Thursday, September 30, 2010

Abilene Reflector-Chronicle - Anita Hummel of Hope is an all around good cook

Congrats to my Aunt Anita! Here is a link to our local newspaper article. Love the recipe's included in the article... I remember making some of them for the harvest crew many years ago.

Abilene Reflector-Chronicle - Anita Hummel of Hope is an all around good cook

Wednesday, September 15, 2010

Franchise Business on Healthy Aging

This is a testimony from Jan C.
My husband Jim called today after meeting with his lipid specialist in Minneapolis. Once again his cholesterol numbers have significantly dropped! At the time of his cardiac arrest 20 years ago, his cholesterol was over 400. For years the number gradually went down. Two years ago it was 179 and last year, after a year of being on Vivix, it was 138. That's when his statins were cut in half. Today Jim's total cholesterol is 97.

Jim has struggled with the LDL (bad cholesterol) the most. He has a genetic condition that causes his body to produce too much of it. Originally the LDL was 240. For years he worked to get it to 140 and then to 120. It needed to be less than 100. After a year and a half on Vivix, it dropped to 90. Today it was 58 !!!!!

Jim's doctor made this comment: Nobody wants to deal with the problem. They just want to take a pill to have it go away. When that doesn't happen they get upset." He and his office staff consider Jim their poster child. Jim complies and does what's needed to be healthy, and we support him.

What Jim does each day:

1. Takes Vitalizer, Vivix, Nutriferon, CoQHeart, Liver DTX Complex, and Joint Health Complex (had me order the new Cholesterol Reduction Complex right away, too!)

2. Runs 5 miles (has never missed a day of running in 20 years)

3. Drinks tea instead of coffee (Was addicted to coffee but switched to tea several years ago and dropped 30 points off his cholesterol total)

4. Is his own boss - so he can run and rest as needed (Quit a 20 year corporate job at time of cardiac arrest 20 years ago and located his office at home)

5. Makes decisions that eliminate as much stress as possible from his day.

Our youngest son Matt was 2 when Jim had the cardiac arrest. He got married on June 11 this summer. Twenty years ago, I never imagined that with 3 arteries 100% blocked and the 4th blocked 70%, that Jim would even live to see his youngest son grow up. It's good to note, too, that our three sons and I have supported all of Jim's efforts, and as a result we are healthier ourselves. Our family experience is proof that great health is primarily in the hands of the individual and the choices he or she makes. We've always chosen Shaklee nutrition, for example, and that has paid off royally for us. ~Jan

Prescription For A Healthier Life

For More information visit:

Friday, September 10, 2010

Spray Cleaners Pose Poison Hazard to Toddlers

Liz Szabo
Spray cleaners send thousands of babies and toddlers to the emergency room each year, a new study shows.

Nearly 12,000 children under age 5 go to the emergency room each year because of injuries caused by household cleaning products, according to a study in today's Pediatrics. About 40% of those injuries - or nearly 4,800 cases - are caused by spray bottles, which typically don't have child-resistant caps, according to the study of 267,269 children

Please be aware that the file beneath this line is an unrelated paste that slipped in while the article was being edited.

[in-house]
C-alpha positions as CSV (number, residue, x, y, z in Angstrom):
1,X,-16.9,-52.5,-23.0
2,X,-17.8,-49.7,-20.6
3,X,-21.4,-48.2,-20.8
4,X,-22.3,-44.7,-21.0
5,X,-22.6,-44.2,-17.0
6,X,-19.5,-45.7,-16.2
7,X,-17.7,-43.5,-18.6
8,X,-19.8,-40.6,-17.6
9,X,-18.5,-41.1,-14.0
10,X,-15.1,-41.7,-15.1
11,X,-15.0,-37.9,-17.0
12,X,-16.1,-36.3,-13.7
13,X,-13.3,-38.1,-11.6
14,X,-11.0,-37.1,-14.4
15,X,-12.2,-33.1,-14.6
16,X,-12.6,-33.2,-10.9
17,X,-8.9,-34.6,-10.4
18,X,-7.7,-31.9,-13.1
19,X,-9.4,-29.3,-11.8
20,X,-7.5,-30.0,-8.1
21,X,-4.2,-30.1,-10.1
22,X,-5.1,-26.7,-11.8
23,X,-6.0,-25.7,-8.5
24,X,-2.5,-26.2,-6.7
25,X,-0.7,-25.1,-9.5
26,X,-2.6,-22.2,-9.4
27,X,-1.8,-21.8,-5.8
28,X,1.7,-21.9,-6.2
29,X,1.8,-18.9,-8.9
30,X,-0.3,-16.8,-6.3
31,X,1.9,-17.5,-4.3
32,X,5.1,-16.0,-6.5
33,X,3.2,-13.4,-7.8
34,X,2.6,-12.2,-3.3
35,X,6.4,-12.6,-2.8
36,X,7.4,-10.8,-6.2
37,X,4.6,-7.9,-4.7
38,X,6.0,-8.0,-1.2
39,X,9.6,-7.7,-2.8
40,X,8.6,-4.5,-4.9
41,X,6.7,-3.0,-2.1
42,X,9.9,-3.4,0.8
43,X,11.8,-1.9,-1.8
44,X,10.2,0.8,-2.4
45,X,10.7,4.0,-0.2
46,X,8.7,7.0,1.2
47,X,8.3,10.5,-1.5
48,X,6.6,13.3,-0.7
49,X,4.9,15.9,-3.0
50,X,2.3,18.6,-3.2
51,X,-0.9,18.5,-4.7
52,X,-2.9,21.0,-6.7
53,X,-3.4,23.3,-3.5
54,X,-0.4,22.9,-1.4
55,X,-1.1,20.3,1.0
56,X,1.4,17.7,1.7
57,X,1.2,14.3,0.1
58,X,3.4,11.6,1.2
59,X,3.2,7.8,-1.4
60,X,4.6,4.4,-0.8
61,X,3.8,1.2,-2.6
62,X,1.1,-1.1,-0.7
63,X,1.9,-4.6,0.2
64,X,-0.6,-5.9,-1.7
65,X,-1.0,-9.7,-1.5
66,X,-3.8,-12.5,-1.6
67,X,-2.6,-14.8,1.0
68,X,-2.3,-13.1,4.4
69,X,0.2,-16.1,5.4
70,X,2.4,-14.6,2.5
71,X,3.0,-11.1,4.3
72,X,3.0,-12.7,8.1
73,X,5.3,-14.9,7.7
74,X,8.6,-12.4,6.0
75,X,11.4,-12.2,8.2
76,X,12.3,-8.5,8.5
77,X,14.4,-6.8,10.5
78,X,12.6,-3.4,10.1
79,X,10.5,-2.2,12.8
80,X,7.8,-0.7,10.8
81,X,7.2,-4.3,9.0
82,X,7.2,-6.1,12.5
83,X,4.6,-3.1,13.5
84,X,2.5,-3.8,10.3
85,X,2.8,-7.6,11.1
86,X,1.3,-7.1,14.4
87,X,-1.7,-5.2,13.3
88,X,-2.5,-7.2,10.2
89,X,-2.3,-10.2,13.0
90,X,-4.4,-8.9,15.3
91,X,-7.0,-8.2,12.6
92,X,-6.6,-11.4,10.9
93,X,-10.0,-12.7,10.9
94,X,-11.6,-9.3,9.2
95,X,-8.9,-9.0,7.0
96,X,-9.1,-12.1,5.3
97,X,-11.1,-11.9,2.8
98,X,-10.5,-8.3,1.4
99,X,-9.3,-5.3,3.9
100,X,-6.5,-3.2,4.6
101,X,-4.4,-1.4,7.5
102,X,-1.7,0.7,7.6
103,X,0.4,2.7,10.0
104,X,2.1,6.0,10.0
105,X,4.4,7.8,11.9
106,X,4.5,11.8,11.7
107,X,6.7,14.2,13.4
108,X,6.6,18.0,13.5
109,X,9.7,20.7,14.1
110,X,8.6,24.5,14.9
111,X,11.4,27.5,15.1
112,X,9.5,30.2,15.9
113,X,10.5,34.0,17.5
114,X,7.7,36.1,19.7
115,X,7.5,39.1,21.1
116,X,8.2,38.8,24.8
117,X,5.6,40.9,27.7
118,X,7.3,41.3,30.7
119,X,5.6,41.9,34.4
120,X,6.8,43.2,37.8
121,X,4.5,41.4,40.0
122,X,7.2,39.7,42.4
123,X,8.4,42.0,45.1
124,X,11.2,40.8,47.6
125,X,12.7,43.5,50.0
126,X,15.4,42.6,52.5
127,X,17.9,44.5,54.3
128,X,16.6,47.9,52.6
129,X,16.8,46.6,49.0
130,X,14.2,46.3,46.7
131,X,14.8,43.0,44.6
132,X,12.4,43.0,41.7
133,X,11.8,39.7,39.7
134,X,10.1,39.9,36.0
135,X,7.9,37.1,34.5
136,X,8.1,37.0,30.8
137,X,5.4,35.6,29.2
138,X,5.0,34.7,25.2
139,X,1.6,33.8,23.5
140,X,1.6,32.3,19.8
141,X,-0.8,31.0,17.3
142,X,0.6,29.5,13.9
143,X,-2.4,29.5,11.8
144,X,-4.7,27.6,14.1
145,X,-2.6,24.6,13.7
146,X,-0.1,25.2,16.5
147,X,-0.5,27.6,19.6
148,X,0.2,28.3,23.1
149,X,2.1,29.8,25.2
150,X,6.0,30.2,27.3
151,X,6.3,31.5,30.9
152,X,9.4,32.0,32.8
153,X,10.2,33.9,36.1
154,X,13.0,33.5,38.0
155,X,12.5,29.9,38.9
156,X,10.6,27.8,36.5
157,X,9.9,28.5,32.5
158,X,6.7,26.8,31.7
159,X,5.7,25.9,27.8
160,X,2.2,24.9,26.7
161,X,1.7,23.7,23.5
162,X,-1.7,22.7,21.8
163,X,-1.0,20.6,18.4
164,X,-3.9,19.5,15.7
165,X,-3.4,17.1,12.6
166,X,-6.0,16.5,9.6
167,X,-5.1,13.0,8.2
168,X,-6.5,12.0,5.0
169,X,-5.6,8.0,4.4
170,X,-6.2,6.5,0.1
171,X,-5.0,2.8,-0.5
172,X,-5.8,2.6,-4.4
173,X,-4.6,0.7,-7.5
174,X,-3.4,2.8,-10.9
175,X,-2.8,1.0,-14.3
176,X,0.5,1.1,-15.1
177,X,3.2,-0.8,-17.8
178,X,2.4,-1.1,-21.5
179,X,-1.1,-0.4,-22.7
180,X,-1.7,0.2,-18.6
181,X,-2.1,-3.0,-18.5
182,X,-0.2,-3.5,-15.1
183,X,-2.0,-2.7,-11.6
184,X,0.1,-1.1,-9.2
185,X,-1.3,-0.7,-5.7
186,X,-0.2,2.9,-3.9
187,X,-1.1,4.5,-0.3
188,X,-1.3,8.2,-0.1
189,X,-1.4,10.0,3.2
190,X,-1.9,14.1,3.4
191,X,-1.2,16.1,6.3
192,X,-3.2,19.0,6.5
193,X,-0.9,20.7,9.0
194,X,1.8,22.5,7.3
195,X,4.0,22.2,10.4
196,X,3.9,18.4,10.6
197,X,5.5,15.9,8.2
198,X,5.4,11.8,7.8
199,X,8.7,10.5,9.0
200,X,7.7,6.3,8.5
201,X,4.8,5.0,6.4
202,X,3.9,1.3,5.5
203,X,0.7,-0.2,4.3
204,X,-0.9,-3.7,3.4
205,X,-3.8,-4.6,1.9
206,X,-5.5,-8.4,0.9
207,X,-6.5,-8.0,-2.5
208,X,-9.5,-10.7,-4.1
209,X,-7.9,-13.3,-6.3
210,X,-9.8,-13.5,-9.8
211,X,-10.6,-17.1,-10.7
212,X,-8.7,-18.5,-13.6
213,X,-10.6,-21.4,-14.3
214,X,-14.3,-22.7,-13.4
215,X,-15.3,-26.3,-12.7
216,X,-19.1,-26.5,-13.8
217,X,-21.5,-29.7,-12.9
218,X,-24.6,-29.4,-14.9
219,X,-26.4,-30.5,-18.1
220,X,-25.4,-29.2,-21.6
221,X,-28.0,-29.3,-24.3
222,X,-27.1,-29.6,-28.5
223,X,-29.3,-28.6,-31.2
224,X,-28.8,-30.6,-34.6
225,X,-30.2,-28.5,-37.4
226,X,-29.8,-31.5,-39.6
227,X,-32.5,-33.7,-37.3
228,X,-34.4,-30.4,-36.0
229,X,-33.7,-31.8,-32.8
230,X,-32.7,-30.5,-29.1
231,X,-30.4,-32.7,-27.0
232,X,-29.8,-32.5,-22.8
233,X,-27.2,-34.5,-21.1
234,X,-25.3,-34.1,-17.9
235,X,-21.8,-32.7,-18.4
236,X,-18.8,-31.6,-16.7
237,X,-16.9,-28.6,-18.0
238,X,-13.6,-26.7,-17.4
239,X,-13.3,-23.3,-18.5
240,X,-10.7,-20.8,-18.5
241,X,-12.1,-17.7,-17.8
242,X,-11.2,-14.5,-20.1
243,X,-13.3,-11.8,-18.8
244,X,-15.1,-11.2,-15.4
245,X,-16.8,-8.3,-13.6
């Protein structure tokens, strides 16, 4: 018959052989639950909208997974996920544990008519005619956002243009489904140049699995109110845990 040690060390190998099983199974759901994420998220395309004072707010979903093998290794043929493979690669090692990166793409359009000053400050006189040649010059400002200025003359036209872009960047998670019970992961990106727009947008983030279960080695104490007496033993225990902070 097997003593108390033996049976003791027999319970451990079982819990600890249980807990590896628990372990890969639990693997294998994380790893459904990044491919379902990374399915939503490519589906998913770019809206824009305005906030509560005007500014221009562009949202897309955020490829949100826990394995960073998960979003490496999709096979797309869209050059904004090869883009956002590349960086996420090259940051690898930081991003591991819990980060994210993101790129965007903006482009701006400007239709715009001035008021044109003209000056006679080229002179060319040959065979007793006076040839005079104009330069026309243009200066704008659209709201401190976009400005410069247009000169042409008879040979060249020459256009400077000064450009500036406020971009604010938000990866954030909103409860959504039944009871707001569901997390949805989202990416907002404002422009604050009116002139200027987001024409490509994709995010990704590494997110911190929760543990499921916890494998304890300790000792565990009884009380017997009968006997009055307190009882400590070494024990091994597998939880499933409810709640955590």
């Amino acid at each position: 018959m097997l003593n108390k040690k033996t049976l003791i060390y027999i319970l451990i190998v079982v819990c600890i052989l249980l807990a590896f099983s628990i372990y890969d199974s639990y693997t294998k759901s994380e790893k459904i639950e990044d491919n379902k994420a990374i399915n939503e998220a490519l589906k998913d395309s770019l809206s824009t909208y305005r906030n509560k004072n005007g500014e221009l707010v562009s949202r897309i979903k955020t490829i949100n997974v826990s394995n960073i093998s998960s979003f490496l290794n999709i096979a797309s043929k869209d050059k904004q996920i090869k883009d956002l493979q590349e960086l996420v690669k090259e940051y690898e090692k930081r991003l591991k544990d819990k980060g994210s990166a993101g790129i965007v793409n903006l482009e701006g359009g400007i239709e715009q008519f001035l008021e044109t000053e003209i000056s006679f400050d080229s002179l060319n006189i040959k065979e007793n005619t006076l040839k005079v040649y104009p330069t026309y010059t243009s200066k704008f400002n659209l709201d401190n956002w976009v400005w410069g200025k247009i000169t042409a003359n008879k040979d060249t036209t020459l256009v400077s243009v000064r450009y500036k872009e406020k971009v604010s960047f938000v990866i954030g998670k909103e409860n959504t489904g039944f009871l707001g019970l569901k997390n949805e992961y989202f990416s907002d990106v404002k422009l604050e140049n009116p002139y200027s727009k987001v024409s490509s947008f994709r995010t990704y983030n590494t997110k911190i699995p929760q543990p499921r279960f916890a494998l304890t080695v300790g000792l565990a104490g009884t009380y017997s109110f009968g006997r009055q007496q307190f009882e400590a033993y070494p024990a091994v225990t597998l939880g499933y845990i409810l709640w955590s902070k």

Although some spray nozzles can be turned to an "off" position, parents often leave them in spraying mode, says study author Lara McKenzie of Nationwide Children's Hospital in Columbus, Ohio. And nimble children can turn the nozzles themselves.

Spray cleaners can contain a range of hazardous chemicals, from ammonia to bleach, McKenzie says. More than 740 of all small children injured by cleaning supplies in 2006 had symptoms that were life-threatening or caused long-term disabilities, the study says.

"People don't realize that the handle can be activated by a small child," says pediatrician Carl Baum of Yale-New Haven Children's Hospital. "Kids will put their mouths on the nozzle and drink it in." McKenzie says spray bottles naturally attract children.

They usually have bright packaging, with fruity or flowery scents and bright colors, and the spray handles make them feel like squirt guns, she says. Given that toddlers' curiosity and climbing skills usually outstrip their judgment, McKenzie says, it's easy to see why children younger than 5 account for more than half of all poisonings a year.

Poison control centers handle calls about 1 million children under 6 each year, says pediatrician Jamie Freishtat, a spokeswoman for Safe Kids USA, an advocacy group, who wasn't involved in the new study.

Although she's concerned about the risk from spray bottles, Freishtat says she's encouraged that other safety improvements - such as less hazardous ingredients - have helped to cut the overall number of children who are injured by cleaning products by 46% since 1990.

Tamara Ensign says it took only a few moments for her 1½-year-old son, Keegan, to get into some dish soap while the two were outside "playing carwash" with his toys.

When her back was turned, "he let out a wail that I had never heard from him before," says Ensign, 29, who lives near Columbus. "Whenever he cried and tried to talk, his voice was raspy and he let bubbles out."

Ensign got no answer from the emergency number listed on the detergent bottle but did reach a poison control center. She decided to take Keegan to an urgent-care clinic, where a doctor examined him and sent him home.

"You think you're as prepared as you can be as a parent," says Ensign, whose son had no lasting problems related to the scare. "You don't realize how scary a situation it can be, even with just dish soap."